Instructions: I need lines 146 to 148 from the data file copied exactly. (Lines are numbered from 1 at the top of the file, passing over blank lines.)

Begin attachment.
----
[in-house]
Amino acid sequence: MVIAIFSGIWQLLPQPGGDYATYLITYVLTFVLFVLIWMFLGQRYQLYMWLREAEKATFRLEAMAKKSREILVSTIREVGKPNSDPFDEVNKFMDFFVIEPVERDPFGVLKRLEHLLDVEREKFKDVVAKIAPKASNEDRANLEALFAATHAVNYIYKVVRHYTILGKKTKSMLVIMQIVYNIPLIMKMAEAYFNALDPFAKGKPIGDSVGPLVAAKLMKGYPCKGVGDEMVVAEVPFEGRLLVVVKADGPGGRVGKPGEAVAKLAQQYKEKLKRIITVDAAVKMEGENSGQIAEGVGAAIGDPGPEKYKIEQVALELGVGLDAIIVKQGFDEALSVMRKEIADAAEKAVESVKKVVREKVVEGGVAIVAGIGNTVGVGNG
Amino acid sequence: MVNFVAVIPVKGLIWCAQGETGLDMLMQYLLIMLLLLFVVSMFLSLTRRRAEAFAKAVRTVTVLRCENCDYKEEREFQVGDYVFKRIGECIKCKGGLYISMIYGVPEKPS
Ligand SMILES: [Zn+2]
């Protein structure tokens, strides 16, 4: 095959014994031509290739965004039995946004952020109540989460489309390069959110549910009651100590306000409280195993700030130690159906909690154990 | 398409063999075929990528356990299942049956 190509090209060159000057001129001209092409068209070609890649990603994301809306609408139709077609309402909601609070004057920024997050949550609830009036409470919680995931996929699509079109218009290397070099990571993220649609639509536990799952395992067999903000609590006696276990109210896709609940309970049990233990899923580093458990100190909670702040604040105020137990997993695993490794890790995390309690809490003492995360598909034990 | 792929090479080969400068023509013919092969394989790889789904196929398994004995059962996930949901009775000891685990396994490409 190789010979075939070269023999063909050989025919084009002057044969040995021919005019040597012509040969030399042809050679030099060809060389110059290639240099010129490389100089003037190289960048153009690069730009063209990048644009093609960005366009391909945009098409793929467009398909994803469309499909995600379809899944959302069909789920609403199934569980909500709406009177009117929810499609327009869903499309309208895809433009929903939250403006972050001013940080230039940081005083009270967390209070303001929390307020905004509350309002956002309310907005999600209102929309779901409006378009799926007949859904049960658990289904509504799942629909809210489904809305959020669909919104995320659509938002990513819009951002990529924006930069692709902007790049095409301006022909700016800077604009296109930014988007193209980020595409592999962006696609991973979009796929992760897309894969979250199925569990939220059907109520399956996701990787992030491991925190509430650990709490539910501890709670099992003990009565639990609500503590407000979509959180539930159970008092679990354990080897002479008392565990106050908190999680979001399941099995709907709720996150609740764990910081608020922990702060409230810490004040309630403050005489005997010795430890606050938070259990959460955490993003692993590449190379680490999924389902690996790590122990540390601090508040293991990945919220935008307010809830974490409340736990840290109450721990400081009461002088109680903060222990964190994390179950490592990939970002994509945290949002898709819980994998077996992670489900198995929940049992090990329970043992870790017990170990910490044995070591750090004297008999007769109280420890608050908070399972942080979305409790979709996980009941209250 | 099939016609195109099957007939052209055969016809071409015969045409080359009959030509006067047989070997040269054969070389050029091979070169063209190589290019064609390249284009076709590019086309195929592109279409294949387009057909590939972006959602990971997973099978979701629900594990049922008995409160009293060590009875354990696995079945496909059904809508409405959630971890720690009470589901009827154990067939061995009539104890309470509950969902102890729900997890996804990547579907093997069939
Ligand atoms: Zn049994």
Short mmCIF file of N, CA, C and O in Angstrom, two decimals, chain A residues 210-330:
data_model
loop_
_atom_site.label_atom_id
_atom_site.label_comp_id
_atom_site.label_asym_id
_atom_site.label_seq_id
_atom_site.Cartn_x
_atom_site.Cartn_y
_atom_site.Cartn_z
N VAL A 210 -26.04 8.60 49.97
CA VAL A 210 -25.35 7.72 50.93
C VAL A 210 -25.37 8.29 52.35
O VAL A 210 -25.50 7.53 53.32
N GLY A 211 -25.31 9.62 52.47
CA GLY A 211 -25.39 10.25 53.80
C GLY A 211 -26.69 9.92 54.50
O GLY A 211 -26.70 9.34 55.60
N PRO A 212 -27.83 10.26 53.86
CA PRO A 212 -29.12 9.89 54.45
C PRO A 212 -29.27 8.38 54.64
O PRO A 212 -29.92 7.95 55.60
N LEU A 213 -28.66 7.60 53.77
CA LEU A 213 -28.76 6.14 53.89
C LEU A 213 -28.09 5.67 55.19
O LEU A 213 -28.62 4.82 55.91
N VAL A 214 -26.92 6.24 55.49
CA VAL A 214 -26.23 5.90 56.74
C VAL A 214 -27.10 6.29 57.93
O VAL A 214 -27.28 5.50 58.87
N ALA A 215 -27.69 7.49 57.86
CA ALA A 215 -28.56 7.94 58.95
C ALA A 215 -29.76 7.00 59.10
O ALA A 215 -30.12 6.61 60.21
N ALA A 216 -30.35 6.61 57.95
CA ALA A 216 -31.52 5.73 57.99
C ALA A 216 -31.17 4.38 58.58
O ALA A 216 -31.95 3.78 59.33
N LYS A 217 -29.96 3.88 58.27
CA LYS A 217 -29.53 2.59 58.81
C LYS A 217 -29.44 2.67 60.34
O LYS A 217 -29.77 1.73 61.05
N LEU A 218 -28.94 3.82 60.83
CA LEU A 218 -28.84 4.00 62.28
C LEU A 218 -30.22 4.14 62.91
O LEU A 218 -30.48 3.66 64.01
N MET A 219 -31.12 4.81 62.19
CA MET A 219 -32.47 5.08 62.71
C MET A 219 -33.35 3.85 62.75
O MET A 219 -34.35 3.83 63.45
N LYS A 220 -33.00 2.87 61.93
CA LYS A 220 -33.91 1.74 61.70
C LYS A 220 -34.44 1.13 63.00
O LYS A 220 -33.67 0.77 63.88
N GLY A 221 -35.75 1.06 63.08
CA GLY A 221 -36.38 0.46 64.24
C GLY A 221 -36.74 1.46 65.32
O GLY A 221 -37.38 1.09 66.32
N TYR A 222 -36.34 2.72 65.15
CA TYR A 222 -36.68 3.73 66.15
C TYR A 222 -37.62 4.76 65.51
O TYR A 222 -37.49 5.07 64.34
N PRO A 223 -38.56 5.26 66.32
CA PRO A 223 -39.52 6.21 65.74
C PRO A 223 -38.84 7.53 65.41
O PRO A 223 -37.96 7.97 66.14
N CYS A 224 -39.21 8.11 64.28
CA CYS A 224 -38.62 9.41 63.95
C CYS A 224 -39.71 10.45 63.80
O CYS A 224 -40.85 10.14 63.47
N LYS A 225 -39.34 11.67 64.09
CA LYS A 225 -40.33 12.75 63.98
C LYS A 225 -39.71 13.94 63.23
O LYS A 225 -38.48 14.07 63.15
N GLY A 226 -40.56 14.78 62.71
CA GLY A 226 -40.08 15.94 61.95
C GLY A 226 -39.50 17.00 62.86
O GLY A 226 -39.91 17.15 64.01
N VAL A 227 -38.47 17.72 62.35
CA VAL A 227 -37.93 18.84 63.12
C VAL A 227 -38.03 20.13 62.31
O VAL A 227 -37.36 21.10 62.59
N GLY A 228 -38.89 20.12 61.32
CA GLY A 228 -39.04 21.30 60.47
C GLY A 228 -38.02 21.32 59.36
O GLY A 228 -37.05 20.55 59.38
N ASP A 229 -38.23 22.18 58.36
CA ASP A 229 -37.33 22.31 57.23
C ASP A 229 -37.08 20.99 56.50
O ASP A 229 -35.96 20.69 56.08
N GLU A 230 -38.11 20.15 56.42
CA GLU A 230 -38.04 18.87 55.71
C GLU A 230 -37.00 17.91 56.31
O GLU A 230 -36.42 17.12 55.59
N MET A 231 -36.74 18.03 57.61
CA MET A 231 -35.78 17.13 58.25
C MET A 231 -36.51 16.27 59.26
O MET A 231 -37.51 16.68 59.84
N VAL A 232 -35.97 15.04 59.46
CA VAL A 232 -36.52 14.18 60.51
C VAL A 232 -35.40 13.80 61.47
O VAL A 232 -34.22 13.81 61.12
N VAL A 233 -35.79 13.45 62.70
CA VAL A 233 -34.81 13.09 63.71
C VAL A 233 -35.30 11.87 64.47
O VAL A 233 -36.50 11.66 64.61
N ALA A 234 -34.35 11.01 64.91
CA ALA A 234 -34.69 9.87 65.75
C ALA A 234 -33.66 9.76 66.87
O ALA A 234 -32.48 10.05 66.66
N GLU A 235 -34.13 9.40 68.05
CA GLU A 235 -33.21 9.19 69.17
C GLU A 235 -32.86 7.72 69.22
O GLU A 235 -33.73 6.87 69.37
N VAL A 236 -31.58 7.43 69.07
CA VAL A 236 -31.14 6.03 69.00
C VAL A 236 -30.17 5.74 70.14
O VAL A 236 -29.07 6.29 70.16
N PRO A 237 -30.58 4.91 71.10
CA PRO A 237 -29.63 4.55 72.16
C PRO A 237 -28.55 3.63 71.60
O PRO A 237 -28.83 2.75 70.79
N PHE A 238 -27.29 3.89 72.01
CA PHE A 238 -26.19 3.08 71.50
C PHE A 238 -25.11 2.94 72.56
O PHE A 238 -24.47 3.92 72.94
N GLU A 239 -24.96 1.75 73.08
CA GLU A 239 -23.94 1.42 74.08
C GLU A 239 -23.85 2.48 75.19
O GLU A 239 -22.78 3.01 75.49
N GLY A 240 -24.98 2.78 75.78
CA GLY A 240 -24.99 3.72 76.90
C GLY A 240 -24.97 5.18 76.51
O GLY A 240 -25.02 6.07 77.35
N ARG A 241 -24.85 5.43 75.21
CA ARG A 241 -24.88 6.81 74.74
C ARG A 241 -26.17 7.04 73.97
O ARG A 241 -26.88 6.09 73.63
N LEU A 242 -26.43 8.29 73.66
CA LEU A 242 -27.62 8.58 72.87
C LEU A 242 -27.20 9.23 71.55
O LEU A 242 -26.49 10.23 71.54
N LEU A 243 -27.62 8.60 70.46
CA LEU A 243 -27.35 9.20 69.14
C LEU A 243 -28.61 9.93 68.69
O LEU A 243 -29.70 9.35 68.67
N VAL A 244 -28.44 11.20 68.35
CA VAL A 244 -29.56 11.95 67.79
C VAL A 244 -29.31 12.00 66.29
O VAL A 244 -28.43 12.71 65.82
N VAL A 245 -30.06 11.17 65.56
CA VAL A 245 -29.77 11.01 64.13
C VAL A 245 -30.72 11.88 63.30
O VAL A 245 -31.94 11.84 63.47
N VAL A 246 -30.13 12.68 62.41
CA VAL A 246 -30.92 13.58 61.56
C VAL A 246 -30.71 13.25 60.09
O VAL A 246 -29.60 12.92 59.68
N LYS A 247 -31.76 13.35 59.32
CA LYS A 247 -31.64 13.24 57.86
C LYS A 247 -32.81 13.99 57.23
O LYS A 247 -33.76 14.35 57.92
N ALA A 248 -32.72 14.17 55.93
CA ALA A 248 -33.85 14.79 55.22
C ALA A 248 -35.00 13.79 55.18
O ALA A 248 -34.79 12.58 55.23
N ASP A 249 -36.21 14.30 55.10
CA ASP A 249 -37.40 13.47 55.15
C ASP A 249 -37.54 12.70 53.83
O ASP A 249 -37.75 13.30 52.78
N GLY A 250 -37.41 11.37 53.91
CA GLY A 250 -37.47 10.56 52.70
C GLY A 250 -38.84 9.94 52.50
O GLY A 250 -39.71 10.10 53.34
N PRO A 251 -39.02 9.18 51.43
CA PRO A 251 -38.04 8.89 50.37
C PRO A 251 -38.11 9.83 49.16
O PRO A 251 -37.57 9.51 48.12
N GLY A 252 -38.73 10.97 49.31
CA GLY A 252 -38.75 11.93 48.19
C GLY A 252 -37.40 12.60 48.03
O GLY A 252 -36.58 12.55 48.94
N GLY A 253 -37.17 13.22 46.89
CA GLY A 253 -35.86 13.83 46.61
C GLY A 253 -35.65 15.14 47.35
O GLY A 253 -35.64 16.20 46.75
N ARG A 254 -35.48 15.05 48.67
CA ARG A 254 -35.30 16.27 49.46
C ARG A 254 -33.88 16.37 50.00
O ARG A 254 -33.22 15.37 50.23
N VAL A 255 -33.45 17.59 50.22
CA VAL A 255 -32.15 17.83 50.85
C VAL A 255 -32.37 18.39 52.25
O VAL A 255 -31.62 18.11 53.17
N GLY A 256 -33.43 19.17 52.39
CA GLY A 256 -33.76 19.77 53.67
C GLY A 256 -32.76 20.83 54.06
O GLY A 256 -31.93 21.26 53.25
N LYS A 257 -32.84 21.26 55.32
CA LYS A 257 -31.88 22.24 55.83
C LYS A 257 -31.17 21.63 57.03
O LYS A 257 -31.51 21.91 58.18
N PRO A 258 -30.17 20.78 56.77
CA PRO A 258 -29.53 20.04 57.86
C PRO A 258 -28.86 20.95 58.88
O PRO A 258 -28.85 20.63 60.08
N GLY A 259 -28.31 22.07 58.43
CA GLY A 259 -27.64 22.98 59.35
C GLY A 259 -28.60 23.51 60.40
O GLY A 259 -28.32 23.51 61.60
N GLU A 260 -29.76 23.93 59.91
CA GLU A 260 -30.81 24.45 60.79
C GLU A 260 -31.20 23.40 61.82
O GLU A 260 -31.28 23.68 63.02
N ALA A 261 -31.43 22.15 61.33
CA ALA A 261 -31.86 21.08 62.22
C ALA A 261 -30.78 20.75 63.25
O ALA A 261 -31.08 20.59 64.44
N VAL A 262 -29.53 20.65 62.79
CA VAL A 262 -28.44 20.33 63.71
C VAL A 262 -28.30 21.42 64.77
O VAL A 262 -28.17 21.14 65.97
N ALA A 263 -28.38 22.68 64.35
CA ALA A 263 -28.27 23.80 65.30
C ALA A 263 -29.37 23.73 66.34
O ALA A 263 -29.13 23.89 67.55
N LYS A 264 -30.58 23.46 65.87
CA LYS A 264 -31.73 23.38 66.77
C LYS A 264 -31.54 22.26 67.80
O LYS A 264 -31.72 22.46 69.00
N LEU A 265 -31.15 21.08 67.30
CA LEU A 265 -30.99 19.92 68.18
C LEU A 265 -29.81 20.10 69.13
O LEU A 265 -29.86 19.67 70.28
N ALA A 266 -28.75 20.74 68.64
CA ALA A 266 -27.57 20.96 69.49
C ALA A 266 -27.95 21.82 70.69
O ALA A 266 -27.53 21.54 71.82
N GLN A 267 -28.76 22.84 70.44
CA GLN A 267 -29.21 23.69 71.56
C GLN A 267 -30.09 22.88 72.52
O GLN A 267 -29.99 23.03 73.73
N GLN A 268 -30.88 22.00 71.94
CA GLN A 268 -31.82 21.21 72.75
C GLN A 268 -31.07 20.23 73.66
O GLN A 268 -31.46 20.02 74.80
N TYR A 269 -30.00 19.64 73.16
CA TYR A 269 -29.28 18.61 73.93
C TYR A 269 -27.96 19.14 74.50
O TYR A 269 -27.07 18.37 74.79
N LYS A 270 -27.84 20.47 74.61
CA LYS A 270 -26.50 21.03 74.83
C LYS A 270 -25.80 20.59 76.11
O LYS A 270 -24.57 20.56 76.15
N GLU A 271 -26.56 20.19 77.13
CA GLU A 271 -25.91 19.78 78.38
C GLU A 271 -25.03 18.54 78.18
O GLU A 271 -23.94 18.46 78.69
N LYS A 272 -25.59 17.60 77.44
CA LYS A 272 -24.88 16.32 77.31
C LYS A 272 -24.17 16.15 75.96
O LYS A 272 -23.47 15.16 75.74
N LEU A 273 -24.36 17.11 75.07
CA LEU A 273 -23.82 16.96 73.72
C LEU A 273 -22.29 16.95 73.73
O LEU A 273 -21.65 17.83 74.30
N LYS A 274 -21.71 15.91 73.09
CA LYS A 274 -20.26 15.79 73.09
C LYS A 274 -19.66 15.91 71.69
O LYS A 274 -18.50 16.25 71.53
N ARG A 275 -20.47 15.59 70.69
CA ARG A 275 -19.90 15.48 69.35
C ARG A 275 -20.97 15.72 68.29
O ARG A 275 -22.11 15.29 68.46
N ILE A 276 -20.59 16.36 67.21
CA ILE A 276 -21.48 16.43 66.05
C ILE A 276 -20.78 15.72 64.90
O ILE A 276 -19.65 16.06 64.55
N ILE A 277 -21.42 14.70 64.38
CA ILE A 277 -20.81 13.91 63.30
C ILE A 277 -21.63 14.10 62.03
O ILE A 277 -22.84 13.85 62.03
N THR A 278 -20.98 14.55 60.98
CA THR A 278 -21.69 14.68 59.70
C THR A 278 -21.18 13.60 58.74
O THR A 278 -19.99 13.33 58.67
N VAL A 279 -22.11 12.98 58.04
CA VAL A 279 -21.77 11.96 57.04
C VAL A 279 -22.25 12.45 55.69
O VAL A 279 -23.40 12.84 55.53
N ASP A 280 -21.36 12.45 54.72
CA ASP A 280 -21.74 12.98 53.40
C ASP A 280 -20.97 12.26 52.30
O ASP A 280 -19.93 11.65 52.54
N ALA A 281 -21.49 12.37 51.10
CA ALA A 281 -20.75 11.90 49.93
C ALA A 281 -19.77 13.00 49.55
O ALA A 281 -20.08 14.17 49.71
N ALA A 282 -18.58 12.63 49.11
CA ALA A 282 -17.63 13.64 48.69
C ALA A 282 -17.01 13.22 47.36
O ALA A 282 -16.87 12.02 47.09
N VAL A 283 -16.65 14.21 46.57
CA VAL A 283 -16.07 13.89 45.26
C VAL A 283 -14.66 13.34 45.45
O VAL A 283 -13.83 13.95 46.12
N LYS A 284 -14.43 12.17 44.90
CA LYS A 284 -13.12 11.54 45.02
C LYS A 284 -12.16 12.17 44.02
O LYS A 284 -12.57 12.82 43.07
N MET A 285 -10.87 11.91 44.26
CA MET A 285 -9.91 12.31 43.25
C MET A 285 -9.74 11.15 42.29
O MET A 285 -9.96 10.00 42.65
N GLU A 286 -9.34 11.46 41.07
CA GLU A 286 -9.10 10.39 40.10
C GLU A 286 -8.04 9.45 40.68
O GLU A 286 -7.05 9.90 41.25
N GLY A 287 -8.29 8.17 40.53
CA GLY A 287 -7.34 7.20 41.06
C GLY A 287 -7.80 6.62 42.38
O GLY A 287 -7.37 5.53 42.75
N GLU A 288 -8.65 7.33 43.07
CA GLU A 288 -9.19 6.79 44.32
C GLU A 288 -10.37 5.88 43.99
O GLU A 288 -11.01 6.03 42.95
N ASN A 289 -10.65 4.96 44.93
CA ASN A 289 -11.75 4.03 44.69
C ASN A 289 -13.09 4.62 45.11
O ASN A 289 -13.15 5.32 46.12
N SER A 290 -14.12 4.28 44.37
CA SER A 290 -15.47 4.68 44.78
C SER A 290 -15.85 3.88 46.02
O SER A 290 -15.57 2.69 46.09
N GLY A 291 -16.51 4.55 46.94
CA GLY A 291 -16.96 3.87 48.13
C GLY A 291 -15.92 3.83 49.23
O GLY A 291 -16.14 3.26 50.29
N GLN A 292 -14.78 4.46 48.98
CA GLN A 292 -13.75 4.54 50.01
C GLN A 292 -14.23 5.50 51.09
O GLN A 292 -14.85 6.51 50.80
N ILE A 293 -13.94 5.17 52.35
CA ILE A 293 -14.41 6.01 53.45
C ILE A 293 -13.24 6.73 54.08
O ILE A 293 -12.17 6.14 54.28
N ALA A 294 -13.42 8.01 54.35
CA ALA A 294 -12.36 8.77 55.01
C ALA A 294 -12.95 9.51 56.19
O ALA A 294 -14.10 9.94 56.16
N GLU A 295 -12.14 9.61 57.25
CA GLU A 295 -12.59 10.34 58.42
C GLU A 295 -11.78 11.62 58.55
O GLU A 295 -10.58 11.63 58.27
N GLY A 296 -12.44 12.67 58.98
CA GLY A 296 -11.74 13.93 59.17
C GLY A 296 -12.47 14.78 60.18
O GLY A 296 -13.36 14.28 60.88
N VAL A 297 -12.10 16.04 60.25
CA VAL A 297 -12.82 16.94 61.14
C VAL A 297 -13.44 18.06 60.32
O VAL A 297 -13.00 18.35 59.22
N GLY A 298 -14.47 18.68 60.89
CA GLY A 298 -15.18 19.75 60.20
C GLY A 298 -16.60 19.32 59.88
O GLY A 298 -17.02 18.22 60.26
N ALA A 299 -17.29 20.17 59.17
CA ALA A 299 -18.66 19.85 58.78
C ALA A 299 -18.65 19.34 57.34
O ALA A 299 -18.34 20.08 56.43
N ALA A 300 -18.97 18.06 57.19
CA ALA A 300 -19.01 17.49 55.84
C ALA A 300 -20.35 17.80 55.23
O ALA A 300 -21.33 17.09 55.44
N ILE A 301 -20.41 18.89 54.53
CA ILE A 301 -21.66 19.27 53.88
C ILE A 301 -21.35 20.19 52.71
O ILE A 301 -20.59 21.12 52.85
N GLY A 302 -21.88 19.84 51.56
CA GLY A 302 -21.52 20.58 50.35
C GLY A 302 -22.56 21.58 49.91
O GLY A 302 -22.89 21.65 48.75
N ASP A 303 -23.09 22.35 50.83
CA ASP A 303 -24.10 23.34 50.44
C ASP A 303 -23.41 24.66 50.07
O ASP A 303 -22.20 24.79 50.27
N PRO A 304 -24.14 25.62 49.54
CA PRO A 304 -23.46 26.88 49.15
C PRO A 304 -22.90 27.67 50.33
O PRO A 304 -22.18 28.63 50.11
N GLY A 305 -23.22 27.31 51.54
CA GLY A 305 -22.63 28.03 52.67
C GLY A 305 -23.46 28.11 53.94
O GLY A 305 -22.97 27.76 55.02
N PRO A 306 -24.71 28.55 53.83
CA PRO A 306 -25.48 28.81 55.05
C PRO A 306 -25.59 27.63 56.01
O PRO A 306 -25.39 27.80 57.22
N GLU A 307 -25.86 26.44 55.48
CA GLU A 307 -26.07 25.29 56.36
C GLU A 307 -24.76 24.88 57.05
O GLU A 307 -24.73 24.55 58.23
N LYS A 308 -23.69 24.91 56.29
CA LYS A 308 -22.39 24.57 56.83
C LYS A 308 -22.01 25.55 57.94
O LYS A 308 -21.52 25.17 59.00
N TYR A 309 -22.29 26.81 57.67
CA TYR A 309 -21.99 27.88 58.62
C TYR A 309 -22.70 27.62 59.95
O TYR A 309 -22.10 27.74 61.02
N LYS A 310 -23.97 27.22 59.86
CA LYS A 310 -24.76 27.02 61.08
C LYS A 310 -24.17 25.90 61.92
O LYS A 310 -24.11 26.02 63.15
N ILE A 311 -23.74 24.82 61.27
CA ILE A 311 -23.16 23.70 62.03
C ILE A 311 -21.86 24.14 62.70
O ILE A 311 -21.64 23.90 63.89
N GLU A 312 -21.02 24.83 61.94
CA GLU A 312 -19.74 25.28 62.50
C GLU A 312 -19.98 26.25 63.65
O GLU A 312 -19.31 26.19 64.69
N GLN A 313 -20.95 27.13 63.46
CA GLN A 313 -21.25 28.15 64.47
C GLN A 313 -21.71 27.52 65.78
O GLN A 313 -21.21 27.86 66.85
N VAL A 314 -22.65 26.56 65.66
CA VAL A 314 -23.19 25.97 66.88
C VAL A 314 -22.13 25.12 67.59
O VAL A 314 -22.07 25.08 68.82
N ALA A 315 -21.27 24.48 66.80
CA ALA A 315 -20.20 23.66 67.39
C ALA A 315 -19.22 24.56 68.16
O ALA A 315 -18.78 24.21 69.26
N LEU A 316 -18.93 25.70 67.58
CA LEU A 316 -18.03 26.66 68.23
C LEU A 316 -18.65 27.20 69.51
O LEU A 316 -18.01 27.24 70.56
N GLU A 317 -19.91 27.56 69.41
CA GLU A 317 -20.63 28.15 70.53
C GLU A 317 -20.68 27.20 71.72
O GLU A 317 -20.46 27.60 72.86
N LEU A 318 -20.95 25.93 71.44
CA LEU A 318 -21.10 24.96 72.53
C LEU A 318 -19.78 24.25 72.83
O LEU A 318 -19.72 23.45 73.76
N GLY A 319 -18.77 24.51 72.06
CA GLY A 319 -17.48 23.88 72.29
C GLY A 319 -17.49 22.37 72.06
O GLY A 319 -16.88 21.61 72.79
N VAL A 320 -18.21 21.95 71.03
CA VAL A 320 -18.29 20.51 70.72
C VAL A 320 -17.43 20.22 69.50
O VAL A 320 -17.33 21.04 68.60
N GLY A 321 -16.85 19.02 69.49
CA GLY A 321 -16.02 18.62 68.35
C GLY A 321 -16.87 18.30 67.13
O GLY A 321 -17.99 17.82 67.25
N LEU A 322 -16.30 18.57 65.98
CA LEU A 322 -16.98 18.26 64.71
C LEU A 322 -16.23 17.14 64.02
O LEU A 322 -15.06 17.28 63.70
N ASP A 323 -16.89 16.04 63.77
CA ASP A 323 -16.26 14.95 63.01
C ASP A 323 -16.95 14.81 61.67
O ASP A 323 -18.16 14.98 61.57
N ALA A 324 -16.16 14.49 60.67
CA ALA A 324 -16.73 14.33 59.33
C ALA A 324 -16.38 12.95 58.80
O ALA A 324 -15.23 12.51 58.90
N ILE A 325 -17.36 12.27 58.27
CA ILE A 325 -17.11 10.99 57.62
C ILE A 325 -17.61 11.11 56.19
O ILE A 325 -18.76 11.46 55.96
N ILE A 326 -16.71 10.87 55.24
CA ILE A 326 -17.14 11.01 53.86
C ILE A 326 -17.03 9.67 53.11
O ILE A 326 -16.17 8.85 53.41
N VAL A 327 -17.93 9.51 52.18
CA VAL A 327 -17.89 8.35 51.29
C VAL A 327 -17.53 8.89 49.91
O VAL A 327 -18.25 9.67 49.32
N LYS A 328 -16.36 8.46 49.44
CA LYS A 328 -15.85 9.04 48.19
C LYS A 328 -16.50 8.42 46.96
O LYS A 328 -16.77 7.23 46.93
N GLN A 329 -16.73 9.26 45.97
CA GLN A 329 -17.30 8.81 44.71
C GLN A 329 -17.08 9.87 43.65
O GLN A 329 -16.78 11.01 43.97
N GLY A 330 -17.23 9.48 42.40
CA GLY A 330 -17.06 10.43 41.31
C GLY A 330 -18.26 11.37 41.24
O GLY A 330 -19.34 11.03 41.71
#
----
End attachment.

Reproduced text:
CA LEU A 242 -27.62 8.58 72.87
C LEU A 242 -27.20 9.23 71.55
O LEU A 242 -26.49 10.23 71.54